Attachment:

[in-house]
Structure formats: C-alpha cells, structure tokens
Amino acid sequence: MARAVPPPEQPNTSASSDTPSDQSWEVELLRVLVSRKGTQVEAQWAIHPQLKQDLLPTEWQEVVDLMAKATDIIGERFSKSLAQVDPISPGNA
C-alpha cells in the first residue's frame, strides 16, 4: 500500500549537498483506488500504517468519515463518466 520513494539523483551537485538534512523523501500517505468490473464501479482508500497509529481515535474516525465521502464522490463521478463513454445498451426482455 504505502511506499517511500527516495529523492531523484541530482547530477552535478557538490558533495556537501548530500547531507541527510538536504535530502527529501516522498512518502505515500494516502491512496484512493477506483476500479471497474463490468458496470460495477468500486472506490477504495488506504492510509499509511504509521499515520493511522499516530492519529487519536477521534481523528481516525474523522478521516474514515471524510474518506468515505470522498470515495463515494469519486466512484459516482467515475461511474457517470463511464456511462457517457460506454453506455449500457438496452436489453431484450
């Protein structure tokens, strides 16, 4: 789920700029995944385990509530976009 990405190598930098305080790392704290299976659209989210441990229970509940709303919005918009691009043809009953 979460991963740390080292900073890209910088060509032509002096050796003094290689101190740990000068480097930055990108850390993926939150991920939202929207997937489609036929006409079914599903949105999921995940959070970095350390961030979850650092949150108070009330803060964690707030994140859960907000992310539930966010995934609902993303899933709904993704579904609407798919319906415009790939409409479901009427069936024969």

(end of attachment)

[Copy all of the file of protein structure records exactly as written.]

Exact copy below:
[in-house]
Structure formats: C-alpha cells, structure tokens
Amino acid sequence: MARAVPPPEQPNTSASSDTPSDQSWEVELLRVLVSRKGTQVEAQWAIHPQLKQDLLPTEWQEVVDLMAKATDIIGERFSKSLAQVDPISPGNA
C-alpha cells in the first residue's frame, strides 16, 4: 500500500549537498483506488500504517468519515463518466 520513494539523483551537485538534512523523501500517505468490473464501479482508500497509529481515535474516525465521502464522490463521478463513454445498451426482455 504505502511506499517511500527516495529523492531523484541530482547530477552535478557538490558533495556537501548530500547531507541527510538536504535530502527529501516522498512518502505515500494516502491512496484512493477506483476500479471497474463490468458496470460495477468500486472506490477504495488506504492510509499509511504509521499515520493511522499516530492519529487519536477521534481523528481516525474523522478521516474514515471524510474518506468515505470522498470515495463515494469519486466512484459516482467515475461511474457517470463511464456511462457517457460506454453506455449500457438496452436489453431484450
């Protein structure tokens, strides 16, 4: 789920700029995944385990509530976009 990405190598930098305080790392704290299976659209989210441990229970509940709303919005918009691009043809009953 979460991963740390080292900073890209910088060509032509002096050796003094290689101190740990000068480097930055990108850390993926939150991920939202929207997937489609036929006409079914599903949105999921995940959070970095350390961030979850650092949150108070009330803060964690707030994140859960907000992310539930966010995934609902993303899933709904993704579904609407798919319906415009790939409409479901009427069936024969």